Photo: Dan ZelazoEver since Germany shut down eight of its nuclear power plants in the wake of the Fukushima disaster, nuclear proponents have raged against the decision. Their claim: This cannot possibly be good for the German economy, its energy security, or the climate.
The latest example of this rage is a piece in The New Republic: “How Germany Phased Out Nuclear Power, Only to Get Mugged by Reality.” Before digging deeper into the arguments, let’s figure out just what reality we’re talking about.
As I’ve written before, Germany, Europe’s biggest economy, is aggressively pursuing a transition away from both nuclear power and conventional fossil fuels. It will likely encounter the challenges — and reap the benefits — of this strategy before other countries. Some analysts have hypothesized that Germany’s 20-year support for renewable energy would place a drag on the economy. However, Germany has rebounded from the financial crisis faster than many other countries around the world and is currently enjoying its strongest economic growth (and lowest unemployment) since its reunification 20 years ago. Renewable energy currently employs 370,000, compared to 50,000 in the coal industry (from mine to power plant). And Germany forecasts that its exports of clean energy technologies and expertise will continue to expand in the future. If the investment that Germany is making in renewable energy pays off, it is likely that Germany will remain the economic engine of Europe for decades to come.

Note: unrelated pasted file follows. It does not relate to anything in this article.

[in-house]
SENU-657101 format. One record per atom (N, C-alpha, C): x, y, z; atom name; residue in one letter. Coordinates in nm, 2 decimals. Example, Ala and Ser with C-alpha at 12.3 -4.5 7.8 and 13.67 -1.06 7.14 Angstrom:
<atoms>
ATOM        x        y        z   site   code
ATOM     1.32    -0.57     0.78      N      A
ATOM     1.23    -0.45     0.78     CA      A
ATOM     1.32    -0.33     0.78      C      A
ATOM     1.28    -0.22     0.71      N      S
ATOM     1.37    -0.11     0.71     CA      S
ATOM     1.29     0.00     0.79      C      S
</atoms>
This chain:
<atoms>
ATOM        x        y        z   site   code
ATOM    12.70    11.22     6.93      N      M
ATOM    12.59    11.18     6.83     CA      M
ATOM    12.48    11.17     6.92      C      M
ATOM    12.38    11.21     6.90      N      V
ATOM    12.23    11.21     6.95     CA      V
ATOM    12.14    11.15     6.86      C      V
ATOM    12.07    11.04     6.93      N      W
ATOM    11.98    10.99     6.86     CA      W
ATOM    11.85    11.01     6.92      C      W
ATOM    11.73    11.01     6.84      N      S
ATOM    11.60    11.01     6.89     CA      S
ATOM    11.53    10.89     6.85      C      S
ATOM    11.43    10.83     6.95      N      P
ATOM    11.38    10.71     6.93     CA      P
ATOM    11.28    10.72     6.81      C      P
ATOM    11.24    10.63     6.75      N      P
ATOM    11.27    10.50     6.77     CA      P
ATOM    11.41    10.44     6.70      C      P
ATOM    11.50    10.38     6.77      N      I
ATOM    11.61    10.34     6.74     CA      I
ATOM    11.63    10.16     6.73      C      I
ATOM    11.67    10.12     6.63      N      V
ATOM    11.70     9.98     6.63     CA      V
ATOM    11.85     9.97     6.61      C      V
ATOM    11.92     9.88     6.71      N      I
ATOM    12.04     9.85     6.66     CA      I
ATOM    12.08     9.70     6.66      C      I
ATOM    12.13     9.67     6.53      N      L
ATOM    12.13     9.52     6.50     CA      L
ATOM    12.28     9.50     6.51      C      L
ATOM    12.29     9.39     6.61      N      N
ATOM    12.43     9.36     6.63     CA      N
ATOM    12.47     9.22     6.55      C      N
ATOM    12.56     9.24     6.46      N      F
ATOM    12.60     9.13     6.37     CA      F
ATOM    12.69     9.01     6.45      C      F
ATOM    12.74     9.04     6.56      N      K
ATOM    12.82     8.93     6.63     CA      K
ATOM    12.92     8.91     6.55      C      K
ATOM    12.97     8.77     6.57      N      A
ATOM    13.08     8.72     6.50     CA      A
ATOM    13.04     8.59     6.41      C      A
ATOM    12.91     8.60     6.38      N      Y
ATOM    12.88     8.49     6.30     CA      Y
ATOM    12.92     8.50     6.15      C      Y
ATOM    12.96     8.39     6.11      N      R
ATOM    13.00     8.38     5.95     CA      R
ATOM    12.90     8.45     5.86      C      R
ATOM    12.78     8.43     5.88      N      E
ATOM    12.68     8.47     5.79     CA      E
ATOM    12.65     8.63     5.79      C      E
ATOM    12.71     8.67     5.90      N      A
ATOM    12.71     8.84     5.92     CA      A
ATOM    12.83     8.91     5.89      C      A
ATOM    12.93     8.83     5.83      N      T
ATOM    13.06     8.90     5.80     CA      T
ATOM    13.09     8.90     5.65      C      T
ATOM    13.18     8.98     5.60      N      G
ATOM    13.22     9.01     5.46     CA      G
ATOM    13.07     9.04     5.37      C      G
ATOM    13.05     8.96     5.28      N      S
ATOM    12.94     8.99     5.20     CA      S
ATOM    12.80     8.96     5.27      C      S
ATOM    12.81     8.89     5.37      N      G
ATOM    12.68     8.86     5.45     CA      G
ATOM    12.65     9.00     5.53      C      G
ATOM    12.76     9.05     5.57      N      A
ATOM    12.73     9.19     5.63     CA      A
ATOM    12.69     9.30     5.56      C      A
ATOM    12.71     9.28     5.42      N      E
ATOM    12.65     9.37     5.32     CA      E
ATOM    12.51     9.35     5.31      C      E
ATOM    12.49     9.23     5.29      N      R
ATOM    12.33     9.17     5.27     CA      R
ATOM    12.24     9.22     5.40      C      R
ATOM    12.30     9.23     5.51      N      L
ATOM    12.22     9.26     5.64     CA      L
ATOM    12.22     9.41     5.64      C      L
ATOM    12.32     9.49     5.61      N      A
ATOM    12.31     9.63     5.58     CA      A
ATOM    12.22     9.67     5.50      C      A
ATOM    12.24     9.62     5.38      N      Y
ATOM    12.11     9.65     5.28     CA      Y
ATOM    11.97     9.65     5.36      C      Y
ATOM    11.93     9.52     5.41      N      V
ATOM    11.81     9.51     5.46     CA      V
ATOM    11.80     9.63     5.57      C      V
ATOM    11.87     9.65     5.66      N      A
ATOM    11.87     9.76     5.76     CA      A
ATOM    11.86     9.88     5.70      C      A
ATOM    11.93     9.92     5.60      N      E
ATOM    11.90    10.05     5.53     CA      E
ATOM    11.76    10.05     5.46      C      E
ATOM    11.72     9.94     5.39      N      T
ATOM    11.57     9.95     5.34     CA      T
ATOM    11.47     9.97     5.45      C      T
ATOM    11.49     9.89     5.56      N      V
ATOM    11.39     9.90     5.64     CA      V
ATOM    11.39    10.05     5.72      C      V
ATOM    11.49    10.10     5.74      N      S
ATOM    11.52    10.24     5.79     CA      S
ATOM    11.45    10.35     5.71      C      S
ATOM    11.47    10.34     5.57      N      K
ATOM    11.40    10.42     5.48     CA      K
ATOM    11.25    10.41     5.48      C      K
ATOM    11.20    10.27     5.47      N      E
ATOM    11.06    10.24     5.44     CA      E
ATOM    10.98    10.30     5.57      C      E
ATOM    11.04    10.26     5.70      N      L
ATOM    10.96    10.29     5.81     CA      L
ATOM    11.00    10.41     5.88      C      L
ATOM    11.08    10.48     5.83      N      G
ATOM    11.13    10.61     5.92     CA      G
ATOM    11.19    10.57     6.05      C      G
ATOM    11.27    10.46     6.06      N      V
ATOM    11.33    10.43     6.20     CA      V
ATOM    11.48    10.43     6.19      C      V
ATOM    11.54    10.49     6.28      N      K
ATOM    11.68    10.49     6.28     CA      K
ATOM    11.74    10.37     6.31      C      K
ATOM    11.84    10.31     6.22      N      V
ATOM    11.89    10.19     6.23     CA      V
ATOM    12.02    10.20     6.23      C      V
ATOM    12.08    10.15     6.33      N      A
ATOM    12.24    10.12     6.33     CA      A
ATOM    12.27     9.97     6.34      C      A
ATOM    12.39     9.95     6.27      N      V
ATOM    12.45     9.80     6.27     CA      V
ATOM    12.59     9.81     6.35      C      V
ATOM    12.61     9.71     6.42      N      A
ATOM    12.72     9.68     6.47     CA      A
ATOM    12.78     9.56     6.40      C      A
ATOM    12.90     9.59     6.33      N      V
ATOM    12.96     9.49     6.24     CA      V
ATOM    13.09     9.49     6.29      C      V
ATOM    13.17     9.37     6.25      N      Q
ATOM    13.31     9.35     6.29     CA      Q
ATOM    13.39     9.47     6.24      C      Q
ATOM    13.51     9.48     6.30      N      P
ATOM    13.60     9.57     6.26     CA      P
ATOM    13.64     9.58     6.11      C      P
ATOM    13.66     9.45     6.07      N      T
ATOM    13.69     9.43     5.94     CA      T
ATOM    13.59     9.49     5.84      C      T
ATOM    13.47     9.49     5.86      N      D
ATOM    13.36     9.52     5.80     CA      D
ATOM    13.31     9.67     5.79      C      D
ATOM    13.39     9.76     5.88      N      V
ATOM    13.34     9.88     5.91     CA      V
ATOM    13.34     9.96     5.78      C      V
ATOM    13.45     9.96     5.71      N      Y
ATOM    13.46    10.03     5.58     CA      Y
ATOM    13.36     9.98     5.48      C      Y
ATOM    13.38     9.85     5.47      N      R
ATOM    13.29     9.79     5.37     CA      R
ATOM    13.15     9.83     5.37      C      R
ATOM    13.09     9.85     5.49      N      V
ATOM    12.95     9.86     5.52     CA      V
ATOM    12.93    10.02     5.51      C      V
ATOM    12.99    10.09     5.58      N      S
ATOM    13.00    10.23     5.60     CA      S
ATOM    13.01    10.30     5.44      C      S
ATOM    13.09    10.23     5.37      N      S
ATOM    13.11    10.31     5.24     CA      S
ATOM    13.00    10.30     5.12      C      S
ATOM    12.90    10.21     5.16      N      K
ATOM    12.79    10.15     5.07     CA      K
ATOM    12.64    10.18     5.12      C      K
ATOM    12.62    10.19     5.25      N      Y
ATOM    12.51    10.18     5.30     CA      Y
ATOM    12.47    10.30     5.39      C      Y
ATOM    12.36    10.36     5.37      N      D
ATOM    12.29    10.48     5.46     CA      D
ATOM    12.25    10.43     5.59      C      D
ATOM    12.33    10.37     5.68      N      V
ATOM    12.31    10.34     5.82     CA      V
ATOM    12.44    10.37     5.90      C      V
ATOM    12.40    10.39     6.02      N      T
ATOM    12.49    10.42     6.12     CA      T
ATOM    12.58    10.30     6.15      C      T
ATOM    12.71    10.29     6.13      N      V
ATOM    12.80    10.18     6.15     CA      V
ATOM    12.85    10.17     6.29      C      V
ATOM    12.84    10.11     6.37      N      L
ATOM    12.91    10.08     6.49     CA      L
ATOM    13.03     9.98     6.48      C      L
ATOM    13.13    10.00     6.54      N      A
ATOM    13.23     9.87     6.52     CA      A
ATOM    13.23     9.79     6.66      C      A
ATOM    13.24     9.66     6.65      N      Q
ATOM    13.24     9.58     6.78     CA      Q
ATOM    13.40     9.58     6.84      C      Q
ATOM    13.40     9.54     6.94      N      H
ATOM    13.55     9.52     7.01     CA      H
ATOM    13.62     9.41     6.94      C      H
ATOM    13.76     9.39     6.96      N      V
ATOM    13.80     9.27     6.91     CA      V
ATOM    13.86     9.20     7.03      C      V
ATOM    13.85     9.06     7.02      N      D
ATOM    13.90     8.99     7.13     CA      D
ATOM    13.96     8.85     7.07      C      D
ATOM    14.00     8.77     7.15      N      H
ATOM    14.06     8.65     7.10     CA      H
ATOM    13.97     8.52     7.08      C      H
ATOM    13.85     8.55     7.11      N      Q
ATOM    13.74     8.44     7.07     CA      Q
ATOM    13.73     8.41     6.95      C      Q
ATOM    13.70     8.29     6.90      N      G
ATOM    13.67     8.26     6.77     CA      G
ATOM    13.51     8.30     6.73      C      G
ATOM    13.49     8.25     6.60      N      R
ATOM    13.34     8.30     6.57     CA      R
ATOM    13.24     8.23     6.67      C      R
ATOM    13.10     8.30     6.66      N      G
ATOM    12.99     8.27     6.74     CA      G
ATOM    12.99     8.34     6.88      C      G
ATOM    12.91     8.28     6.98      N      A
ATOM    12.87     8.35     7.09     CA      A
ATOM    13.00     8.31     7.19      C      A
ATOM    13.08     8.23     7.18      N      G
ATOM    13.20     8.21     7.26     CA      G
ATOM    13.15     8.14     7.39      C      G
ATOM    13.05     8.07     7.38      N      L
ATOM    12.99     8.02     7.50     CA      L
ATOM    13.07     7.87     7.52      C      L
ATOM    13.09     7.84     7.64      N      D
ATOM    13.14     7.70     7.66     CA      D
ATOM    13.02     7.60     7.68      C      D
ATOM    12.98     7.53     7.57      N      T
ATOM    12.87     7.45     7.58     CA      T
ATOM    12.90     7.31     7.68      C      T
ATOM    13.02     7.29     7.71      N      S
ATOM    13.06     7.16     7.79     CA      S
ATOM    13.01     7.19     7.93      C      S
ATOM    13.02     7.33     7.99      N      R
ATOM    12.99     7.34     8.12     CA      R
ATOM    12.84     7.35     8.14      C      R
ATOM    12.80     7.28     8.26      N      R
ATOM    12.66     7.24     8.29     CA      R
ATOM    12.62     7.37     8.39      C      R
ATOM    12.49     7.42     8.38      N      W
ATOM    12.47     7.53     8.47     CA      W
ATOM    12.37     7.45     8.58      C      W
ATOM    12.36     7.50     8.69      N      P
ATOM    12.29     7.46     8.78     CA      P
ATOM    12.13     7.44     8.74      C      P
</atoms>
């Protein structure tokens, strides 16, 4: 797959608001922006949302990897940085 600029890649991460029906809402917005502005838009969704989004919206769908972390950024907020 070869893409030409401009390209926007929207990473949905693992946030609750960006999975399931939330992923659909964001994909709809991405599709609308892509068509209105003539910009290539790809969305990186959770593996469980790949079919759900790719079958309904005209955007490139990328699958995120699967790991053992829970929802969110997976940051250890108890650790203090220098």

Now let’s do a reality check on the grim “reality” that mugged the New Republic.
First, the author claims that “electricity prices have risen for consumers, and it could cost the country’s four operators of nuclear plants more than $40 billion simply to shut the nuclear reactors down.” Exactly. Each kilowatt hour of nuclear power is much more expensive than stated on customers’ utility bills. Shutting down reactors is only a small part of the lifetime costs for nuclear power, but still: It costs at least $1.4 billion to dismantle one reactor unit in Germany. Nuclear’s burden is even greater in the case of an accident, when taxpayers are stuck with the bill. Tepco, the operator of the Fukushima Dai-Ichi plant, just sought about $13 billion in public funds to deal with compensation claims.
Over the last 40 years, the German nuclear industry has been pampered with more than $230 billion in direct subsidies. Over the same period, renewable energy technologies have received just $56 billion [PDF] in incentives. Subsidies kept the price for electricity generated from nuclear energy artificially low. The argument of cheap nuclear power turns into a boomerang once the hidden costs of nuclear become visible. For economic reasons, nuclear should never have been regarded a viable option in the first place.
Second, the author wants us to believe that “Germany became a net importer of electricity almost overnight” after shutting down the eight nuclear power plants in March 2011. This is false. Germany is a long-time net exporter of electricity and continues to be one — even after Fukushima. In the first half of 2011, Germany exported 27.9 terawatt-hours (TWh) while it imported only 23.9 TWh, according to the Federal Statistical Office.